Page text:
Morris AP, Voight BF, Teslovich TM, Ferreira T, Segrè AV, Steinthorsdottir V, Strawbridge RJ, Khan H, Grallert H, Mahajan A, Prokopenko I, Kang HM, Dina C, Esko T, Fraser RM, Kanoni S, Kumar A, Lagou V, Langenberg C, Luan J, Lindgren CM, Müller-Nurasyid M, Pechlivanis S, Rayner NW, Scott LJ, Wiltshire S, Yengo L, Kinnunen L, Rossin EJ, Raychaudhuri S, Johnson AD, Dimas AS, Loos RJ, Vedantam S, Chen H, Florez JC, Fox C, Liu CT, Rybin D, Couper DJ, Kao WH, Li M, Cornelis MC, Kraft P, Sun Q, van Dam RM, Stringham HM, Chines PS, Fischer K, Fontanillas P, Holmen OL, Hunt SE, Jackson AU, Kong A, Lawrence R, Meyer J, Perry JR, Platou CG, Potter S, Rehnberg E, Robertson N, Sivapalaratnam S, Stančáková A, Stirrups K, Thorleifsson G, Tikkanen E, Wood AR, Almgren P, Atalay M, Benediktsson R, Bonnycastle LL, Burtt N, Carey J, Charpentier G, Crenshaw AT, Doney AS, Dorkhan M, Edkins S, Emilsson V, Eury E, Forsen T, Gertow K, Gigante B, Grant GB, Groves CJ, Guiducci C, Herder C, Hreidarsson AB, Hui J, James A, Jonsson A, Rathmann W, Klopp N, Kravic J, Krjutškov K, Langford C, Leander K, Lindholm E, Lobbens S, Männistö S, Mirza G, Mühleisen TW, Musk B, Parkin M, Rallidis L, Saramies J, Sennblad B, Shah S, Sigurðsson G, Silveira A, Steinbach G, Thorand B, Trakalo J, Veglia F, Wennauer R, Winckler W, Zabaneh D, Campbell H, van Duijn C, Uitterlinden AG, Hofman A, Sijbrands E, Abecasis GR, Owen KR, Zeggini E, Trip MD, Forouhi NG, Syvänen AC, Eriksson JG, Peltonen L, Nöthen MM, Balkau B, Palmer CN, Lyssenko V, Tuomi T, Isomaa B, Hunter DJ, Qi L, Wellcome Trust Case Control Consortium, Meta-Analyses of Glucose and Insulin-related traits Consortium (MAGIC) Investigators, Genetic Investigation of ANthropometric Traits (GIANT) Consortium, Asian Genetic Epidemiology Network–Type 2 Diabetes (AGEN-T2D) Consortium, South Asian Type 2 Diabetes (SAT2D) Consortium, Shuldiner AR, Roden M, Barroso I, Wilsgaard T, Beilby J, Hovingh K, Price JF, Wilson JF, Rauramaa R, Lakka TA, Lind L, Dedoussis G, Njølstad I, Pedersen NL, Khaw KT, Wareham NJ, Keinanen-Kiukaanniemi SM, Saaristo TE, Korpi-Hyövälti E, Saltevo J, Laakso M, Kuusisto J, Metspalu A, Collins FS, Mohlke KL, Bergman RN, Tuomilehto J, Boehm BO, Gieger C, Hveem K, Cauchi S, Froguel P, Baldassarre D, Tremoli E, Humphries SE, Saleheen D, Danesh J, Ingelsson E, Ripatti S, Salomaa V, Erbel R, Jöckel KH, Moebus S, Peters A, Illig T, de Faire U, Hamsten A, Morris AD, Donnelly PJ, Frayling TM, Hattersley AT, Boerwinkle E, Melander O, Kathiresan S, Nilsson PM, Deloukas P, Thorsteinsdottir U, Groop LC, Stefansson K, Hu F, Pankow JS, Dupuis J, Meigs JB, Altshuler D, Boehnke M, McCarthy MI and DIAbetes Genetics Replication And Meta-analysis (DIAGRAM) Consortium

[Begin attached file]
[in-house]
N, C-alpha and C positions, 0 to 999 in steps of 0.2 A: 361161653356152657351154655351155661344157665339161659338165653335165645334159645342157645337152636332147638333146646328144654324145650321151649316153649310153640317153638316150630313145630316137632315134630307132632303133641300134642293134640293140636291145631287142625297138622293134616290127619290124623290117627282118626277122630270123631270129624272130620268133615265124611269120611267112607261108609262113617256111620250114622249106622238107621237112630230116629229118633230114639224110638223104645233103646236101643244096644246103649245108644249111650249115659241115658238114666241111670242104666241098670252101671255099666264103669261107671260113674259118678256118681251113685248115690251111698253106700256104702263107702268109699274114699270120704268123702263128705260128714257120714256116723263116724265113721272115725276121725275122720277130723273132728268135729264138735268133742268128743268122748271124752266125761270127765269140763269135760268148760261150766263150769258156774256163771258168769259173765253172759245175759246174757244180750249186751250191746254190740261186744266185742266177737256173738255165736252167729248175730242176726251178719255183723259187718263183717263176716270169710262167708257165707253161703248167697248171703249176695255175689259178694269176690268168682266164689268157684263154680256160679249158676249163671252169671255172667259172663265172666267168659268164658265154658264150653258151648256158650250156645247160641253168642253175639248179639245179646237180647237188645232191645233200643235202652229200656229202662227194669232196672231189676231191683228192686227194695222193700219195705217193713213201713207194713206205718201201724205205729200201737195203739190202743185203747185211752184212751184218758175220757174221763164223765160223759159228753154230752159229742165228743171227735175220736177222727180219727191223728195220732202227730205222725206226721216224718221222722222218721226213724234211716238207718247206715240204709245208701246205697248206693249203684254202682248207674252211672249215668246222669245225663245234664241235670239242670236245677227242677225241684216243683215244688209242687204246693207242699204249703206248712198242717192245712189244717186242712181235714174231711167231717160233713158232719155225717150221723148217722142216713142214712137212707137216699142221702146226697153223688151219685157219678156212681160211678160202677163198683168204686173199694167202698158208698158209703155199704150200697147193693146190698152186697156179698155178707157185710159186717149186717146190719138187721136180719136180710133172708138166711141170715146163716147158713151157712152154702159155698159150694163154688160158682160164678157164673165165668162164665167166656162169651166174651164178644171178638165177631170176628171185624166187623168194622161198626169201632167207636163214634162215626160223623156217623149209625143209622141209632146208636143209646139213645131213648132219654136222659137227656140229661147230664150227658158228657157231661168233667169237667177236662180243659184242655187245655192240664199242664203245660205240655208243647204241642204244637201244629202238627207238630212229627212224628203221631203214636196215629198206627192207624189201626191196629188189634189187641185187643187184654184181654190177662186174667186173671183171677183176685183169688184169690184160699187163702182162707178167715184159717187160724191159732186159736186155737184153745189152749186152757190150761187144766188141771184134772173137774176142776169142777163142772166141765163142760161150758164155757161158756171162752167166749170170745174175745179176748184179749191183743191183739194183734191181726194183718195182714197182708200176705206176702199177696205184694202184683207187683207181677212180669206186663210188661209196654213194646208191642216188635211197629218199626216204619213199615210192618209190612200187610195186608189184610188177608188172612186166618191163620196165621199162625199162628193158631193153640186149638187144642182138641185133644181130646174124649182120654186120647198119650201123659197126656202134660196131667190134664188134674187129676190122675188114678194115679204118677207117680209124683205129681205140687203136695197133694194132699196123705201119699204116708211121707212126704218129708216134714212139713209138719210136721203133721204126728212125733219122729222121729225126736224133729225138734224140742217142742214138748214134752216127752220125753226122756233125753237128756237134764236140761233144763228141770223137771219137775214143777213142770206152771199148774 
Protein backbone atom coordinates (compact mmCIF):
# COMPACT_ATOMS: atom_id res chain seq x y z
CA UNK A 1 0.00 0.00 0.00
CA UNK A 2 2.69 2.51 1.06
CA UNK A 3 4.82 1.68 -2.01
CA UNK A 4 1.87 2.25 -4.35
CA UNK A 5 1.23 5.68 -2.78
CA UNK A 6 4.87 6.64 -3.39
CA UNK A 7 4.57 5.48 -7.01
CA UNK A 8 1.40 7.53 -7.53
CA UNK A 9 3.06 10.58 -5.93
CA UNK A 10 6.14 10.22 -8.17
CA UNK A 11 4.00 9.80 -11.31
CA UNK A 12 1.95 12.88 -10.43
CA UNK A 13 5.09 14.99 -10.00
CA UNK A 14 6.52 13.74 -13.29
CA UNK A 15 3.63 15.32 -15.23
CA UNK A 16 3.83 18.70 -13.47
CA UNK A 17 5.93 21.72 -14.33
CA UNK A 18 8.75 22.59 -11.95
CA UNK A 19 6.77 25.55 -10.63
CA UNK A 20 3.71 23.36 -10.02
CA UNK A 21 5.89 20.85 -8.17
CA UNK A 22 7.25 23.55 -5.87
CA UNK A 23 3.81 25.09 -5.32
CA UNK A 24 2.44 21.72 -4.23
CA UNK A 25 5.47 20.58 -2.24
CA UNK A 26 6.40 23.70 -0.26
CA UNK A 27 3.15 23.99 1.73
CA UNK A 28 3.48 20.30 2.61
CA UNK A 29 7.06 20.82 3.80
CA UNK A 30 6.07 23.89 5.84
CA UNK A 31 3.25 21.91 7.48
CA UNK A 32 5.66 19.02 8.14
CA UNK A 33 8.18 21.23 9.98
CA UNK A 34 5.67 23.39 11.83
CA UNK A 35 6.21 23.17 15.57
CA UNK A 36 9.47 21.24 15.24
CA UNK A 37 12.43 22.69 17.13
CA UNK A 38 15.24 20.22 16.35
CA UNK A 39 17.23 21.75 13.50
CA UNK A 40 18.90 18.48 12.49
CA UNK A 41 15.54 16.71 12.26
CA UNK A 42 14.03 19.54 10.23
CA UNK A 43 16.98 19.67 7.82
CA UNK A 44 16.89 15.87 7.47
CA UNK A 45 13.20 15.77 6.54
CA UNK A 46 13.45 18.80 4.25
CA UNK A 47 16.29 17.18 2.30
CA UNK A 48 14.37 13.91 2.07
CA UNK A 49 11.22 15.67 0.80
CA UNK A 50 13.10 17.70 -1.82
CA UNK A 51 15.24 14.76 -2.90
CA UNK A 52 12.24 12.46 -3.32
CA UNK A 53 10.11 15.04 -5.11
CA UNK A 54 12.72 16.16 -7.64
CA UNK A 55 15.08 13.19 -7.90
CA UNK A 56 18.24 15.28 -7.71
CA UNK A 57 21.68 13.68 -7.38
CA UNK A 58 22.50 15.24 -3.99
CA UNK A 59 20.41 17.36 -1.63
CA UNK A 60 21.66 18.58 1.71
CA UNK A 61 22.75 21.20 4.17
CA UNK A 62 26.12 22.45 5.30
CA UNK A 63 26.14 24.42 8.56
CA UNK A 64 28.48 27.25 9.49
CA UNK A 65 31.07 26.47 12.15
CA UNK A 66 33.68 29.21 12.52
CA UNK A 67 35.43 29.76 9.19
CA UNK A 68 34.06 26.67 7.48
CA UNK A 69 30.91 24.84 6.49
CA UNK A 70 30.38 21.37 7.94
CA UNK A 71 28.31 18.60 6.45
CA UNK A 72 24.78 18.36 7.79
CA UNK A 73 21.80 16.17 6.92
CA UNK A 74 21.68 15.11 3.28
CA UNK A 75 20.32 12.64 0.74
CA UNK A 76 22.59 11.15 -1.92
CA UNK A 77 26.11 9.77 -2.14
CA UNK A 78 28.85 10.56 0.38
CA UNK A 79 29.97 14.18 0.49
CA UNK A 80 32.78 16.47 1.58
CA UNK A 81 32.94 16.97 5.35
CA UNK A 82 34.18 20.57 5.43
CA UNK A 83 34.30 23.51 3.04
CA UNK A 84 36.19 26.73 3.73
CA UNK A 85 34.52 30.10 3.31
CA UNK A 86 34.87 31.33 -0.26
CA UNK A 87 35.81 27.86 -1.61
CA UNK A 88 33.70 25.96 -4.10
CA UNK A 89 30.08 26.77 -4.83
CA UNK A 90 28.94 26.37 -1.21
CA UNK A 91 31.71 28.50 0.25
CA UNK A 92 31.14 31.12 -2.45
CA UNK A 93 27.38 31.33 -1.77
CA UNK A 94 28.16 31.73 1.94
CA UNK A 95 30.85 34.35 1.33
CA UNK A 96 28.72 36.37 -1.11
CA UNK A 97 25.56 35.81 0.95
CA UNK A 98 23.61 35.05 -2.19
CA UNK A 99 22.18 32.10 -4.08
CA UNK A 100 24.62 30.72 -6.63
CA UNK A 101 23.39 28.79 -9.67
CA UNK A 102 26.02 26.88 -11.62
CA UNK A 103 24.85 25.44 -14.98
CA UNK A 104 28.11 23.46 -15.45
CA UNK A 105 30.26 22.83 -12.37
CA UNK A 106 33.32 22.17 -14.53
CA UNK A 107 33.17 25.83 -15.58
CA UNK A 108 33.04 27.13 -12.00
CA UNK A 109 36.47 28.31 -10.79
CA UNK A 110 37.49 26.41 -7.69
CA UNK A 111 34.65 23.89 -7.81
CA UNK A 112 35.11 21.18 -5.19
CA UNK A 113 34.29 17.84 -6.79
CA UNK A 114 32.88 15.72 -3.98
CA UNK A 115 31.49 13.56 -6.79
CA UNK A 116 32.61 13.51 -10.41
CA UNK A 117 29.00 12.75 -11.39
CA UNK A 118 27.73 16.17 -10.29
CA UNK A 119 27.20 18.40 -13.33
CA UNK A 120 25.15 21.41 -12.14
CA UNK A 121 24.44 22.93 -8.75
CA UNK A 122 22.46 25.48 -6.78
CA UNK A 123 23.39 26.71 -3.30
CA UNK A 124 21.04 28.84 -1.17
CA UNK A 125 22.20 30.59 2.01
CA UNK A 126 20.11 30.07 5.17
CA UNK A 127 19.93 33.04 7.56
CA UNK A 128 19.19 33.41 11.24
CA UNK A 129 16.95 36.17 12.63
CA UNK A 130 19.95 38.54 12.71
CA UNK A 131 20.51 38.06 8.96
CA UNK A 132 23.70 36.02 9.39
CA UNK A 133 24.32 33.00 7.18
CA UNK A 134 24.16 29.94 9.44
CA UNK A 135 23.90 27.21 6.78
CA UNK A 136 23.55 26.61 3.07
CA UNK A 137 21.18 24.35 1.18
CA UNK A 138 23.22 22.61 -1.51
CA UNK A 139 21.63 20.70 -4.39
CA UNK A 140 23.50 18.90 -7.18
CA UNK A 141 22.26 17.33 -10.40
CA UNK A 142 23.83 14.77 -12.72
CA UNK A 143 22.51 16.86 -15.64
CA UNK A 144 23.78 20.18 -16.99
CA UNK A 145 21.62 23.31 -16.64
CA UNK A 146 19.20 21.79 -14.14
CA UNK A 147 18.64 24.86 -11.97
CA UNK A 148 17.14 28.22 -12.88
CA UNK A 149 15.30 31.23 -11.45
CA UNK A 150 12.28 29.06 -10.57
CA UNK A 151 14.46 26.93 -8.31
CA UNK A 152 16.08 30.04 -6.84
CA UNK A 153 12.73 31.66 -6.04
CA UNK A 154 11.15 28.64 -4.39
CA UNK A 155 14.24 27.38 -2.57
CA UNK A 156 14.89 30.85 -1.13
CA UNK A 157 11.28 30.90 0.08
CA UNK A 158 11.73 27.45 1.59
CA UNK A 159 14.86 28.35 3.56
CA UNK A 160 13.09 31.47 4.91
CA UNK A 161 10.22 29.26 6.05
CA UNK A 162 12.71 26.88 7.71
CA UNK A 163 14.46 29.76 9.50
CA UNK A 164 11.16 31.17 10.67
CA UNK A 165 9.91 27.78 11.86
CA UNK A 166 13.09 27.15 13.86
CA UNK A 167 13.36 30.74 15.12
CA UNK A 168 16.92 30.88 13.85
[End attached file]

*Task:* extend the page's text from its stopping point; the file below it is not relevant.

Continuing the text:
Wellcome Trust Centre for Human Genetics, University of Oxford, UK.

    To extend understanding of the genetic architecture and molecular basis of type 2 diabetes (T2D), we conducted a meta-analysis of genetic variants on the Metabochip, including 34,840 cases and 114,981 controls, overwhelmingly of European descent. We identified ten previously unreported T2D susceptibility loci, including two showing sex-differentiated association. Genome-wide analyses of these data are consistent with a long tail of additional common variant loci explaining much of the variation in susceptibility to T2D. Exploration of the enlarged set of susceptibility loci implicates several processes, including CREBBP-related transcription, adipocytokine signaling and cell cycle regulation, in diabetes pathogenesis.